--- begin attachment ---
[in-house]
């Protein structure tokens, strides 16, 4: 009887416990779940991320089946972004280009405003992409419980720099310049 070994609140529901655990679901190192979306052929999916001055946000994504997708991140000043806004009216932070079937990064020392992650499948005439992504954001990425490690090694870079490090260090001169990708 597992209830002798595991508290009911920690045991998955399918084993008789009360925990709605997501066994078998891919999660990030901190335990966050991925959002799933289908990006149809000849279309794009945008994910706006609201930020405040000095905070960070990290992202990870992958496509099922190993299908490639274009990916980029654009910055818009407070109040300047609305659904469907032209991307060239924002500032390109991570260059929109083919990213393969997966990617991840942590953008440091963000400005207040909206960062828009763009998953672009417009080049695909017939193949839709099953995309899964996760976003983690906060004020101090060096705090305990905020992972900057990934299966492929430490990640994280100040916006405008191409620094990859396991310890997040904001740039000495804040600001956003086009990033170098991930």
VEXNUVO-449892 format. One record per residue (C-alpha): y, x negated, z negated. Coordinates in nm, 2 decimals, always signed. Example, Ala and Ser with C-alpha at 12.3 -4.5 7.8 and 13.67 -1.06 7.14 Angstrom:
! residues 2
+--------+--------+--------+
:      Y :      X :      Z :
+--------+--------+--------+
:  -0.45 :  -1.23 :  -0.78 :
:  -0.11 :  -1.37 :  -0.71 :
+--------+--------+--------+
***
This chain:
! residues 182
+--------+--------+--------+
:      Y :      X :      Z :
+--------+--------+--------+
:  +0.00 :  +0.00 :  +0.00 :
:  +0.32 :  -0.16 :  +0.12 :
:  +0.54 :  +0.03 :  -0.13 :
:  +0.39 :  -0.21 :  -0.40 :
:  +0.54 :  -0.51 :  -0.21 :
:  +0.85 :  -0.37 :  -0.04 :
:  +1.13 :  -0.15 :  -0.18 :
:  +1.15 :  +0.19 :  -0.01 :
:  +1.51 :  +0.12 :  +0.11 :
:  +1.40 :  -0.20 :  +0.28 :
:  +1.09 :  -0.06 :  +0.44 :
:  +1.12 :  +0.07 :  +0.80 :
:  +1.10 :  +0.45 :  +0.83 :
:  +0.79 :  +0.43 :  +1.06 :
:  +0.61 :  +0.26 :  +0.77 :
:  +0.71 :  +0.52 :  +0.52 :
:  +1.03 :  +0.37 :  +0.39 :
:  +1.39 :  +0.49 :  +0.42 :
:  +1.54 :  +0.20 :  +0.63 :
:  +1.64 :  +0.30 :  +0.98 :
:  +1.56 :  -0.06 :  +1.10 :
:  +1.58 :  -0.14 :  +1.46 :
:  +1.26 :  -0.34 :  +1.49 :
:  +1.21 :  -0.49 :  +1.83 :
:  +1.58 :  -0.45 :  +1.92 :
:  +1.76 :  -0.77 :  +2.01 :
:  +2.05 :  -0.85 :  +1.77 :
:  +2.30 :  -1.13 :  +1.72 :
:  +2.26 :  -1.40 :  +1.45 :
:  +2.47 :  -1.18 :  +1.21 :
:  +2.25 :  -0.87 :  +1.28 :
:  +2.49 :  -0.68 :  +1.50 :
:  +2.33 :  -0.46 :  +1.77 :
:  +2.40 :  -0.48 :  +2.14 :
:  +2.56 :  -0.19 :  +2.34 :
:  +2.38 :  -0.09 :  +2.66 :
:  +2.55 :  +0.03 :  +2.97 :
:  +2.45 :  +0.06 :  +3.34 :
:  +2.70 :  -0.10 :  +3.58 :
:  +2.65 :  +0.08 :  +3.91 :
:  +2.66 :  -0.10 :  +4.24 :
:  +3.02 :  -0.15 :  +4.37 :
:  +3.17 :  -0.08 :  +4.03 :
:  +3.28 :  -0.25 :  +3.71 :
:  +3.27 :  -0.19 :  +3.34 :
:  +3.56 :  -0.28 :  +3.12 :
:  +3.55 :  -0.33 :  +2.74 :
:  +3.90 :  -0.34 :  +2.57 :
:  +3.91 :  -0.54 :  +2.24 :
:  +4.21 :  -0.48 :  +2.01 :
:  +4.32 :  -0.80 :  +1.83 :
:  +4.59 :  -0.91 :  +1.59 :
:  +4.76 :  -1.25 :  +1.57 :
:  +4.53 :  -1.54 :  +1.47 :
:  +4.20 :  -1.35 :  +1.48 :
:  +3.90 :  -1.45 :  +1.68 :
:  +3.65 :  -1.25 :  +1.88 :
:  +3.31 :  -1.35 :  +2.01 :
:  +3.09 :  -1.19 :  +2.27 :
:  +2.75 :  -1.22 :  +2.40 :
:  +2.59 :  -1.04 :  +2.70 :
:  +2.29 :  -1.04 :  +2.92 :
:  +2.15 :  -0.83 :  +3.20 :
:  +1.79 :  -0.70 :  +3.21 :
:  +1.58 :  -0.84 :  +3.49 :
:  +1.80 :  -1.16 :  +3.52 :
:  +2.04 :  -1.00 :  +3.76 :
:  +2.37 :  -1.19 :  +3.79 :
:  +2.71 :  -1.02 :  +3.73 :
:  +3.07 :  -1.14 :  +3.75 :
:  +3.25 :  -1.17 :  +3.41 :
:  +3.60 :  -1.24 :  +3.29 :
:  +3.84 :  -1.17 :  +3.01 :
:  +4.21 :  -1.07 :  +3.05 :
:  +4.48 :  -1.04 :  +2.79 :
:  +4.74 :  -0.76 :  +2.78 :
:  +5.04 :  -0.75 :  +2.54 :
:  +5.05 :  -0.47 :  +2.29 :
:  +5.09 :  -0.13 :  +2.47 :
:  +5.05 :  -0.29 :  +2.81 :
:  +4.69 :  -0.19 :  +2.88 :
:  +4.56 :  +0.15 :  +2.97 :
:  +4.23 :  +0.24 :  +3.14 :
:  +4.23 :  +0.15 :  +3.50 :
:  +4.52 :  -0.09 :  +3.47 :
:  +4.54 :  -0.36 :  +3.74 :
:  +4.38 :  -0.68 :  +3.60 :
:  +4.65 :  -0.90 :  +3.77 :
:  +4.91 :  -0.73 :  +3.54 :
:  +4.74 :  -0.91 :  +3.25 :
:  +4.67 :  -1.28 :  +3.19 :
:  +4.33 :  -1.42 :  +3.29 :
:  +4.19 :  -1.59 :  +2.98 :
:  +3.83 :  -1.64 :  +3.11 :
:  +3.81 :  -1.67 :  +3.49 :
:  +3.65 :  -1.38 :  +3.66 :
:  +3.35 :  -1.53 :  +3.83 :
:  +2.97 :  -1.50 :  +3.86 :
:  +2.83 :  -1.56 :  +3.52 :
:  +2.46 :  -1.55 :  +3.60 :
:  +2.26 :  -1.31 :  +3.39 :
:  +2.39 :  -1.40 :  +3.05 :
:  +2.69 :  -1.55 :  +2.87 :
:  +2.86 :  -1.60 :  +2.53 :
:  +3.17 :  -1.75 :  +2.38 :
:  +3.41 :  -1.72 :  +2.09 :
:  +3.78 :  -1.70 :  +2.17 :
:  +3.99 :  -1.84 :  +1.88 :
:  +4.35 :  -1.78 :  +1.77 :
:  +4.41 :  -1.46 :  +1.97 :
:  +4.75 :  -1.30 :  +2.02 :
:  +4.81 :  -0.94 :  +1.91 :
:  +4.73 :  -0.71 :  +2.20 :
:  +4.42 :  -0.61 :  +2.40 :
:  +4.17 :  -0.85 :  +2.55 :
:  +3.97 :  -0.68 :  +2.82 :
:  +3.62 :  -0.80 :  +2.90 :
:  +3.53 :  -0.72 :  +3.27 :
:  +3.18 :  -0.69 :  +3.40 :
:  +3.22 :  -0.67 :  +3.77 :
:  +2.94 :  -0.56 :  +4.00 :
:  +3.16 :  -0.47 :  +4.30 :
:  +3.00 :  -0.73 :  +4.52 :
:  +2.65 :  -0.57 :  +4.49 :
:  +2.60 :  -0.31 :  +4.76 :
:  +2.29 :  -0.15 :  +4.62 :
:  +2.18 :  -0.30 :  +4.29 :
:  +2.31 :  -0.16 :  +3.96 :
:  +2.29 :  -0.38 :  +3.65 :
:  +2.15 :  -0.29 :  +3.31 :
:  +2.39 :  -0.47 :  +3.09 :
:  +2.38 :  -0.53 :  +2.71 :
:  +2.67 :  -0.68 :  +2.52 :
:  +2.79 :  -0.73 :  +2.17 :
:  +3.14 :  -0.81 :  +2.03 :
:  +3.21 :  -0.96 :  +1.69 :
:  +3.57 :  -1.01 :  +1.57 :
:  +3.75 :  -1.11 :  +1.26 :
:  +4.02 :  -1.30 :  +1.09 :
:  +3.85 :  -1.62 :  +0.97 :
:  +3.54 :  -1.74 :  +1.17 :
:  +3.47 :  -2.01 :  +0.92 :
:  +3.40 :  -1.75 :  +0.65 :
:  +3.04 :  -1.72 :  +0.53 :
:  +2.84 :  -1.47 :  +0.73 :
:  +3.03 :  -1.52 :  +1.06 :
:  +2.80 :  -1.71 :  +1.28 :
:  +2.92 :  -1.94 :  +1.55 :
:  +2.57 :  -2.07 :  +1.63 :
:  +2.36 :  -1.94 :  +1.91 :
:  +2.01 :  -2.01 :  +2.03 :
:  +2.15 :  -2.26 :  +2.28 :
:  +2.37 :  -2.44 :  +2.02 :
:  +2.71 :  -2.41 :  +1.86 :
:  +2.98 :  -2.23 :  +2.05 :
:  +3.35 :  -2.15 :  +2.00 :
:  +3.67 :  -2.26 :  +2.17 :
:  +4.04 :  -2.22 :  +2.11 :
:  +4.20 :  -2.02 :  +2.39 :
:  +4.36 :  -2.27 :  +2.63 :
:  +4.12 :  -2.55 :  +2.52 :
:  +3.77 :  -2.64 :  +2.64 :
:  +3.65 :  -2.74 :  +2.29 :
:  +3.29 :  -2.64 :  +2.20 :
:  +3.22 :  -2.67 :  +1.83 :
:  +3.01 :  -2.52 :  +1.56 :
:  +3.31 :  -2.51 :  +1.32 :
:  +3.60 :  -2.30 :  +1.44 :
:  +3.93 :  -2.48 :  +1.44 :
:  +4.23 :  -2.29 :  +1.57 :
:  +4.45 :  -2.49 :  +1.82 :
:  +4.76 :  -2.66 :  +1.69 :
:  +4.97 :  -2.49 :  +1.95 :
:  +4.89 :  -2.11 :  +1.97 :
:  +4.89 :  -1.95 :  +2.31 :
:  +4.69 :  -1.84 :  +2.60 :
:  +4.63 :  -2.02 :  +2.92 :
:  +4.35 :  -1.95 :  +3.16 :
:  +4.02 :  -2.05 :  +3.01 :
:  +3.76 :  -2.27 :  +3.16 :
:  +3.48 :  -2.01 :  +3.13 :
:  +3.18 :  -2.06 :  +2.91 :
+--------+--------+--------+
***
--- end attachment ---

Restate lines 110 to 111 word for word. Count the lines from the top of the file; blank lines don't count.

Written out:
:  +3.83 :  -1.64 :  +3.11 :
:  +3.81 :  -1.67 :  +3.49 :